Perhaps its the wealth effect then. The true measure of A Good Year must surely lie in a person’s expanding net worth.
But the average Sporean, with his high savings rate (in cash, cash deposits) is never fully invested in the stock markets, even taking into account his national pension investment funds. And with his stock portfolio in all likelihood highly-diversified into the more anemic markets this year, it is unlikely that the average Sporean’s overall stock porfolio is reporting little more than a squared result this year.

The good cheer may lie within the other single largest asset Mr Singaporean may ever own (or at least partially own, as he pay down his home mortgage) in his life — his residential property. With Spore being the country with the highest home ownership rates in the world at 88.8% (nice number eh), any significant changes in home prices shall be the prime mover of Wealth Effect across the nation.
And indeed, property prices have risen at a nice clip this year, continuing with the even faster increases of the last 3 quarters of 2009, rallying from the crisis low of 1Q2009, to reach new all-time highs:

[Chart shows price increases of 15% for 2010, and about 35% for the whole period from the 1Q2009 low]


[The chart above shows only the price index for Private Property, which reflects less than 20% of the population. The vast majority of the population live in public housing, but even there the price increases are laudable, with 6 straight quarters of period-on-period cumulative growth of ~20%]

So apparently, the average Singaporean, with an appreciating residential home asset and a relatively more secure job, has been more than happy to take his cues from the high-income earners and business owners, and loosen his purse-strings and goes ahead to spend and participate in the brimming wealth effect… Or at least to toast one another about the good year past…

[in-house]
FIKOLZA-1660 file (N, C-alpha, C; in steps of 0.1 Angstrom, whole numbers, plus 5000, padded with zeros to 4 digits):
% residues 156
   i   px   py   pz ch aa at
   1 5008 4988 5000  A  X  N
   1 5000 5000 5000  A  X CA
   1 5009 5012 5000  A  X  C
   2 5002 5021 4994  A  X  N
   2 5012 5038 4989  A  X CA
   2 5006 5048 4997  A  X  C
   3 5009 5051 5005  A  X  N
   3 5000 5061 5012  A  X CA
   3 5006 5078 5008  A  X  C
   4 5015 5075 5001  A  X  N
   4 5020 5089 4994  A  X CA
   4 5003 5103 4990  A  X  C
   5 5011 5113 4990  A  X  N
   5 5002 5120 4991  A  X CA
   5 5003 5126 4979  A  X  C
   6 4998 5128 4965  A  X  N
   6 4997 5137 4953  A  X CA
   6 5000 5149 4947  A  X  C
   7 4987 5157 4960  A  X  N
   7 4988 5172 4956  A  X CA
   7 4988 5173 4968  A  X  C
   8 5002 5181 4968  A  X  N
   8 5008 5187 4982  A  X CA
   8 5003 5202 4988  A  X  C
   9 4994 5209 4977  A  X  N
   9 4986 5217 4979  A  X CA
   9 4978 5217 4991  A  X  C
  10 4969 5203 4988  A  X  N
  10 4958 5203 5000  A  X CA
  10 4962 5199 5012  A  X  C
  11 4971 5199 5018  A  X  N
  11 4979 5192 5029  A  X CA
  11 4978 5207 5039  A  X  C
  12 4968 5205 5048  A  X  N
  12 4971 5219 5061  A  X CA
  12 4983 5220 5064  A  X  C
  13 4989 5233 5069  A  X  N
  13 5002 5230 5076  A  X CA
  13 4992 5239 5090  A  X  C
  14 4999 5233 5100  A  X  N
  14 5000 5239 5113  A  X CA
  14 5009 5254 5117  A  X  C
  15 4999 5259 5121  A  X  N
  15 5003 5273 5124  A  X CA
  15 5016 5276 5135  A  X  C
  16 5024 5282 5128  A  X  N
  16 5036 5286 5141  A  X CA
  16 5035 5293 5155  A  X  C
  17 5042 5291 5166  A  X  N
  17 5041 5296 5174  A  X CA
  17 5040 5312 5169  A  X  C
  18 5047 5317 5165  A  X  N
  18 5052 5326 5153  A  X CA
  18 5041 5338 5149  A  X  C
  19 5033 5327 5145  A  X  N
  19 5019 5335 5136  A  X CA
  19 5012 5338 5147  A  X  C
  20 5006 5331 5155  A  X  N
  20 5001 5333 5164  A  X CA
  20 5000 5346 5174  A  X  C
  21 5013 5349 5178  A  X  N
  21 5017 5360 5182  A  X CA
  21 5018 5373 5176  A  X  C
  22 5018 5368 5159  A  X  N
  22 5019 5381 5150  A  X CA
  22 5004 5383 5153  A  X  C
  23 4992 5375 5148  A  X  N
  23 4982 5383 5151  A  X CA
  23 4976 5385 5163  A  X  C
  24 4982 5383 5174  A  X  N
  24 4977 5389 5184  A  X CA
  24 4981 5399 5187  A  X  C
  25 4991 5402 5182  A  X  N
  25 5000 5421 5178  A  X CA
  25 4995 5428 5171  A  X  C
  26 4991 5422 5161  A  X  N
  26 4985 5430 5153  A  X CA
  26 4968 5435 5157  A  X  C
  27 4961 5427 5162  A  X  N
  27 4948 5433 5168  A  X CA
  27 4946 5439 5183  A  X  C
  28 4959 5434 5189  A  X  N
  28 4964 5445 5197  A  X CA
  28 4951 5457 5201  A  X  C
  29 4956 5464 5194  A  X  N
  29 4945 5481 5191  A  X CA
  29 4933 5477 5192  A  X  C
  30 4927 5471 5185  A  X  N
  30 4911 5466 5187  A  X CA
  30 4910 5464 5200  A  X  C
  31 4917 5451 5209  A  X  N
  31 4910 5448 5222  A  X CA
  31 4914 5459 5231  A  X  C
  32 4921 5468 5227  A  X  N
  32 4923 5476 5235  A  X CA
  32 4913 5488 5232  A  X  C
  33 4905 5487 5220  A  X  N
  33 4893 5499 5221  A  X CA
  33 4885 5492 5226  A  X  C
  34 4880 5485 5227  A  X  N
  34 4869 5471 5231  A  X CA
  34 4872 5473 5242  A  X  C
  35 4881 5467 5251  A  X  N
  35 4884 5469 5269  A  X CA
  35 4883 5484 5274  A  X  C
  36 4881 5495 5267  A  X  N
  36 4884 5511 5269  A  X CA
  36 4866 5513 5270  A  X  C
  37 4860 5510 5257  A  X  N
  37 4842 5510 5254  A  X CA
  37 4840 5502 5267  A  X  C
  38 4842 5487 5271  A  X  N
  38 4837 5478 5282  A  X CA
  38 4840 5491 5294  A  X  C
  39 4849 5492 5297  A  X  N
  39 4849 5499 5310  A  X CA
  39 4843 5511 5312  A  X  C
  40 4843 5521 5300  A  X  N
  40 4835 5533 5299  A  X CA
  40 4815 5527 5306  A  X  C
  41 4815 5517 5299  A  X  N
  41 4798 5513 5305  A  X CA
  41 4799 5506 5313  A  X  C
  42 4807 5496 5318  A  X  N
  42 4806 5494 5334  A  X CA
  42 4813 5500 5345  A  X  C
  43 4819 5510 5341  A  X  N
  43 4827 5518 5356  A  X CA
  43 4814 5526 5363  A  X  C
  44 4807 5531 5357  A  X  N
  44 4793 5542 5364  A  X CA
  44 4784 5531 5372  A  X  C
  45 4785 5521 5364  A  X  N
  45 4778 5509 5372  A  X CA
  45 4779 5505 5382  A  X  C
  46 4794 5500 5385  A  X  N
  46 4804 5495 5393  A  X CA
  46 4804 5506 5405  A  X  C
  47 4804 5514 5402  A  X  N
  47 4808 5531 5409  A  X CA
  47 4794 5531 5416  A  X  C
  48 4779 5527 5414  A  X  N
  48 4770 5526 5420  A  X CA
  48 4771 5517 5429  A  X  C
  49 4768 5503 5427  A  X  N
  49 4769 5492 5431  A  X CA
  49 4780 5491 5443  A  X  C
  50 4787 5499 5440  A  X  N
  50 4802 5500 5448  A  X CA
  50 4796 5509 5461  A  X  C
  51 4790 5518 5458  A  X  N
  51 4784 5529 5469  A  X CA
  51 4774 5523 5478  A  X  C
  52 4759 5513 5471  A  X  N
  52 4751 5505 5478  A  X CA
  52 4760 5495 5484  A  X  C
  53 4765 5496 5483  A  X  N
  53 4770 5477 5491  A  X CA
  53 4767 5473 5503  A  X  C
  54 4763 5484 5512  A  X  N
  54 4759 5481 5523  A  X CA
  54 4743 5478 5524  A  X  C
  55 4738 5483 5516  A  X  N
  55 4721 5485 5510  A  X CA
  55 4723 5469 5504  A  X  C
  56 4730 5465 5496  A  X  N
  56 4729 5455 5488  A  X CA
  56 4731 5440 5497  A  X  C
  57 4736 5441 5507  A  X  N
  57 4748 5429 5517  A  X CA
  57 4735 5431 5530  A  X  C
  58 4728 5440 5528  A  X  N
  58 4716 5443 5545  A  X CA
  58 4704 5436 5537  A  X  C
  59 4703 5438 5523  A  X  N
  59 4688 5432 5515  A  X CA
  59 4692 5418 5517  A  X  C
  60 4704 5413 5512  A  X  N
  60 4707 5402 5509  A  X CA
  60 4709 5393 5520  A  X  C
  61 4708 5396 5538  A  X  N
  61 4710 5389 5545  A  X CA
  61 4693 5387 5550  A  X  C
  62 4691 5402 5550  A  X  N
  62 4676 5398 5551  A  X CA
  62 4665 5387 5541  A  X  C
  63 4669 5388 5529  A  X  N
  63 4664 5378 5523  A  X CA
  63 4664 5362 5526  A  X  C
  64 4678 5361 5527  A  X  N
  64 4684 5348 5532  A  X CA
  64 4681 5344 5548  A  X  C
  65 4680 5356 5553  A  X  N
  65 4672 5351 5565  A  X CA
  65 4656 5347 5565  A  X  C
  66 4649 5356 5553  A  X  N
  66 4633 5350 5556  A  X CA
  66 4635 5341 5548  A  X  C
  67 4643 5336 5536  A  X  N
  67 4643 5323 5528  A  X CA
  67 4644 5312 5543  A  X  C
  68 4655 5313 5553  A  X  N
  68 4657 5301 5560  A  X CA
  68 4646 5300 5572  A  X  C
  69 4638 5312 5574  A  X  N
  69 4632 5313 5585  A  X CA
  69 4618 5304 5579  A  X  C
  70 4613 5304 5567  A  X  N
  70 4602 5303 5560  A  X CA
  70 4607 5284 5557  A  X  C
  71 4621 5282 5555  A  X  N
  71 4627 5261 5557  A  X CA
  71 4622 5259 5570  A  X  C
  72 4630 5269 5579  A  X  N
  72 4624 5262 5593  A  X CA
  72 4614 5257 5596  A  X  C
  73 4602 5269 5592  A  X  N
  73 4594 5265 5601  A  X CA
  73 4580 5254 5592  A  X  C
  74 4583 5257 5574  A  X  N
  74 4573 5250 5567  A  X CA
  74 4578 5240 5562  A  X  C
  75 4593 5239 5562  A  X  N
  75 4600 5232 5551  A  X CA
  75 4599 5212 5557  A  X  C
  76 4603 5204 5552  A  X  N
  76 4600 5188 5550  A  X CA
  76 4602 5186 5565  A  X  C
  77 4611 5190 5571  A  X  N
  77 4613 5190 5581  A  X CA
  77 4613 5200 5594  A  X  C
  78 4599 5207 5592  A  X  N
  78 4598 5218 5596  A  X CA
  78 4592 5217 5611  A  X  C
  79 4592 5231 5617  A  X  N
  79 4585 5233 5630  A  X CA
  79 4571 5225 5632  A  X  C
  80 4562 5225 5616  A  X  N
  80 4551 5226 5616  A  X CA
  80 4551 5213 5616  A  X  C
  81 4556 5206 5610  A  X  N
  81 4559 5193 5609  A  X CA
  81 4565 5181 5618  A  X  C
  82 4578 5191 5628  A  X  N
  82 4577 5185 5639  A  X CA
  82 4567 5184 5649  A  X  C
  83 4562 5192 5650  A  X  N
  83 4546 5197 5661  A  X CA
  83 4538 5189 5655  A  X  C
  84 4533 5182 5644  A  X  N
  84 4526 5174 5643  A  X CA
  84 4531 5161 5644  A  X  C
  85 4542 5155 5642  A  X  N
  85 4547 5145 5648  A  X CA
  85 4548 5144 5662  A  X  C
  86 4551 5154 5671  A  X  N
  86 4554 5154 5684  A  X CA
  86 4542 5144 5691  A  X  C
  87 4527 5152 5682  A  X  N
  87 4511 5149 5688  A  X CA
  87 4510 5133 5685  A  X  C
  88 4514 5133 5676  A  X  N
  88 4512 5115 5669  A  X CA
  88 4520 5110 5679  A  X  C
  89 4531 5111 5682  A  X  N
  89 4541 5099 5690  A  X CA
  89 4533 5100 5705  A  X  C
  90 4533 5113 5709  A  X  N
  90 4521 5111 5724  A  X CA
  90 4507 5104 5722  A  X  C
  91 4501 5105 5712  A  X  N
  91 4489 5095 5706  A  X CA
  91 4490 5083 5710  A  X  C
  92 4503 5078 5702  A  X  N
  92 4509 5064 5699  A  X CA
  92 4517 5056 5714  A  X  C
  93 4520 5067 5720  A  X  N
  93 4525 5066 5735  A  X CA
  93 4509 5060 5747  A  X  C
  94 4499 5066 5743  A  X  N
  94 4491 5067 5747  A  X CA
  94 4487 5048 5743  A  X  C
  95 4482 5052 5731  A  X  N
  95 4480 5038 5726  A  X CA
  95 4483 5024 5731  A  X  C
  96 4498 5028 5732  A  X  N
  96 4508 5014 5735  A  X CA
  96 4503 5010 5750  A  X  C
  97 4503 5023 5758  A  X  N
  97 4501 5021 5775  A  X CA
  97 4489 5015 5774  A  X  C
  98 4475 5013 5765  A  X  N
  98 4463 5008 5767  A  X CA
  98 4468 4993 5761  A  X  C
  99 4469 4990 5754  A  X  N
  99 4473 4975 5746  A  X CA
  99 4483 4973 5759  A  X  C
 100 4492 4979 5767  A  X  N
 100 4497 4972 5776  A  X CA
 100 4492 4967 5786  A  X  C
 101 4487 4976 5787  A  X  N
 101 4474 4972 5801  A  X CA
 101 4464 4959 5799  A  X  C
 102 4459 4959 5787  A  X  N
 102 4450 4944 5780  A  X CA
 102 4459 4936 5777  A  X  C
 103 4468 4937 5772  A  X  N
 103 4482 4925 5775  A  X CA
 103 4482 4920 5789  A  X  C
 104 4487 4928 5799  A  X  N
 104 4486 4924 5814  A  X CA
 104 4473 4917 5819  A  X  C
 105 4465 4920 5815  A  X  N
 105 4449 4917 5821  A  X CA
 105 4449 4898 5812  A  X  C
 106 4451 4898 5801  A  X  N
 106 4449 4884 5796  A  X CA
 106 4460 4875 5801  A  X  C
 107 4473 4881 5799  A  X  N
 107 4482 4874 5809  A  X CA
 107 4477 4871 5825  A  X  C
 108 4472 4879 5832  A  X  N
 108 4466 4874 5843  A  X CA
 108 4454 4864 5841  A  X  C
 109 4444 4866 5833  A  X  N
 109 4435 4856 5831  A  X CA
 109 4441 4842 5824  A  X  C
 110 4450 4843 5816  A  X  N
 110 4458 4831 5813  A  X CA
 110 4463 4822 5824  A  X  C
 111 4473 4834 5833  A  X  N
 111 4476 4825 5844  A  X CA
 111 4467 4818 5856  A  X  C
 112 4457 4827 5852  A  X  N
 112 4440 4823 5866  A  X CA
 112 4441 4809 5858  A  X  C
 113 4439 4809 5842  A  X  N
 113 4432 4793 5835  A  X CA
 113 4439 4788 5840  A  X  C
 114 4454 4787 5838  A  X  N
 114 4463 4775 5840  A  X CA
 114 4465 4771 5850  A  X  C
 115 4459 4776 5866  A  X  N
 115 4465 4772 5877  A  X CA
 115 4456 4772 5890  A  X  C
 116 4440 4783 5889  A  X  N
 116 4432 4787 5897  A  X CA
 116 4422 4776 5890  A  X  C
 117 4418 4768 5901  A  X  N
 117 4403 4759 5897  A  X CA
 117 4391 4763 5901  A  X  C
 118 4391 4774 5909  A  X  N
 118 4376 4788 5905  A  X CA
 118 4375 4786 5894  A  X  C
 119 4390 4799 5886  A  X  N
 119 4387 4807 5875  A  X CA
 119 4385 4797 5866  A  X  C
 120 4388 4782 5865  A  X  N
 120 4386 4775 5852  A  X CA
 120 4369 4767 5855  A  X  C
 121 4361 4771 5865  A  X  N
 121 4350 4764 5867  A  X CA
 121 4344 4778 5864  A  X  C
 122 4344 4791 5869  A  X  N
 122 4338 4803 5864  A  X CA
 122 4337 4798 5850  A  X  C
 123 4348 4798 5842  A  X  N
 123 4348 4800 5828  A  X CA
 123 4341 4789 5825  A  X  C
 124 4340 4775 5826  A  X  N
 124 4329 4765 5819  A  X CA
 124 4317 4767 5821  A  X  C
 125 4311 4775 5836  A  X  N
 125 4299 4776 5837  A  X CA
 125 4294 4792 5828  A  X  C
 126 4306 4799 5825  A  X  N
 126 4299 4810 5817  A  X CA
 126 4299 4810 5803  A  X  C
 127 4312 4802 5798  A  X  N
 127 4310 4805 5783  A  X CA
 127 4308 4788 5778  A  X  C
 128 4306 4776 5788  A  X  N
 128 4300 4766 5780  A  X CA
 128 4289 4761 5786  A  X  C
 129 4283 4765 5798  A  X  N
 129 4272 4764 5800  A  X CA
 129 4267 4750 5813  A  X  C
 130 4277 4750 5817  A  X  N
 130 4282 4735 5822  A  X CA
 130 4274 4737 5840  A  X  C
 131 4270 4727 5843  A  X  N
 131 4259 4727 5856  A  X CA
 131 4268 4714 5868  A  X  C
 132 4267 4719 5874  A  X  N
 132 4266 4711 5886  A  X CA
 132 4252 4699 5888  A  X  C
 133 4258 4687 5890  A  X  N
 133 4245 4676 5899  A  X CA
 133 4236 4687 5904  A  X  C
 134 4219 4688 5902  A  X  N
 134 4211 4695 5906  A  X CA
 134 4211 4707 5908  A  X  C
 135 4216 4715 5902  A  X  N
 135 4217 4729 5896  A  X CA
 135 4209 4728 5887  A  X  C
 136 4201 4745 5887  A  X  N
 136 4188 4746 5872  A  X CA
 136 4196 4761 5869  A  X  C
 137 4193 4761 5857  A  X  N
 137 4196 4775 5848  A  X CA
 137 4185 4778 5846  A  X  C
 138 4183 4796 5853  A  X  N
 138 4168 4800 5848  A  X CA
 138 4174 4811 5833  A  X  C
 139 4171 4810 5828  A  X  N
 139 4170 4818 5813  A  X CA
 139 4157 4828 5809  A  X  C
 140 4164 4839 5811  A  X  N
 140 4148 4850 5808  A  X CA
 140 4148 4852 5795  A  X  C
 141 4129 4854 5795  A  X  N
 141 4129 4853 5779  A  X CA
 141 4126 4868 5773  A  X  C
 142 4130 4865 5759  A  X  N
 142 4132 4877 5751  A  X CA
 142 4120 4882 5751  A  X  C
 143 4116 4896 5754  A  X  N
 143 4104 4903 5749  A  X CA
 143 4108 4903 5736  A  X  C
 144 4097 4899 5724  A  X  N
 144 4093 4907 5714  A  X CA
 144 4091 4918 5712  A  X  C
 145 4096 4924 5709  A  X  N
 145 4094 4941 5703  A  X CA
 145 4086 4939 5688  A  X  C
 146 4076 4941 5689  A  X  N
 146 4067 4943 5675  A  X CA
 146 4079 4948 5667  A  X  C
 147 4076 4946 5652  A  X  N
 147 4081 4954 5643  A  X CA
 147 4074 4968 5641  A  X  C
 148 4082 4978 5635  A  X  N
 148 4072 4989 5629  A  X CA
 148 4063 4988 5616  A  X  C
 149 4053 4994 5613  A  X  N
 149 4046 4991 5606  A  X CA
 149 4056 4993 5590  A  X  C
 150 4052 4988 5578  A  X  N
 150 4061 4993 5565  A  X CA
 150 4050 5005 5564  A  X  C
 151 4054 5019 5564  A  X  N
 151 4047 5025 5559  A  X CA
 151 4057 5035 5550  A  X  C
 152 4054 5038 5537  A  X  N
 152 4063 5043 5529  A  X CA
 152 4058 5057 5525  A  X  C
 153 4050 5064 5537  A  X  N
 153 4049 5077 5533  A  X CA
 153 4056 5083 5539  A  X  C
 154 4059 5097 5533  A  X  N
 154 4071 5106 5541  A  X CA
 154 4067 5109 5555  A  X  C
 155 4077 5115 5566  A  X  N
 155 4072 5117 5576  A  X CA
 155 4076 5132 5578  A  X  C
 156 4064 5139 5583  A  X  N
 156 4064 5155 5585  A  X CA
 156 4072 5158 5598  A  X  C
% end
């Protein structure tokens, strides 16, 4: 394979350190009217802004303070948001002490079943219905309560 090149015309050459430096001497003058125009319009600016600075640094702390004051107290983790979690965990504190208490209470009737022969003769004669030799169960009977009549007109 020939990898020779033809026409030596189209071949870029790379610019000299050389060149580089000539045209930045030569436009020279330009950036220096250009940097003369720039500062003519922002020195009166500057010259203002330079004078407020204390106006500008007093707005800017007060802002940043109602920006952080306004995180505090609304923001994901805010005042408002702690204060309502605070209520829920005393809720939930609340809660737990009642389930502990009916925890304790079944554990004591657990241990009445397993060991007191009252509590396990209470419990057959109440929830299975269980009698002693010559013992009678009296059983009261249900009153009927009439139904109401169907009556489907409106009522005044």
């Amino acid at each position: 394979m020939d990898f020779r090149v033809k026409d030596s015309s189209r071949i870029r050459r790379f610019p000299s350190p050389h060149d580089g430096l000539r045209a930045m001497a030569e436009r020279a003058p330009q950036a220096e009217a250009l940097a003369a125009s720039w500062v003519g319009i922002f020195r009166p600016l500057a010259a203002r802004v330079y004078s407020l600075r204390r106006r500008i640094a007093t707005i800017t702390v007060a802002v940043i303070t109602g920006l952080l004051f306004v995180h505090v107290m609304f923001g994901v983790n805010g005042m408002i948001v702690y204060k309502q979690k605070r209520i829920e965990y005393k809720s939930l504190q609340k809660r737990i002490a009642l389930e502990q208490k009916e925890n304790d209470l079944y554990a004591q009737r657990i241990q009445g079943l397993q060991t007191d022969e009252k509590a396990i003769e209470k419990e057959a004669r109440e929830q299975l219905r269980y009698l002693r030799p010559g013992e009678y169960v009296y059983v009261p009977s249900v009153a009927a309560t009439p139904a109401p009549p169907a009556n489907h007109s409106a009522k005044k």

Enjoy it while it lasts…


The real and largest beneficiaries of this economic upswing are of course the brave, risk-taking, profit-driven business-owners. And rightly so.

Here is a recent piece of news that by all counts should bolster confidence in trade and business activity growth:
Bank lending in November up 14.5% on-year
-Banks gave out 11.4% more loans to businesses on-year in November

If the increase in business lending is really for the purpose of meeting increasing business activity, well and good.

But when I hear stories of the largest and most completely vertically-integrated agriculture commodity company announce plans to acquire developmental land for real-estate development in China, I can’t help but wonder:
Besides the obvious charges of overreach and lack of focus, I wonder if that may mean the more than six-fold increase in share price in four years is getting too rich, and together with possibly a forecasted lack of further growth in its dominant market, management is casting about to deploy cash and grabbing for equity returns wherever they can to justify value…
[But the real fear is really of Asian Godfather-type shenanigans in the link-up with the ‘sister’ cross-linked and non-listed(!) companies owned by the Sugar King patriarch…]

Is business activity and trade growth really as robust as it seem?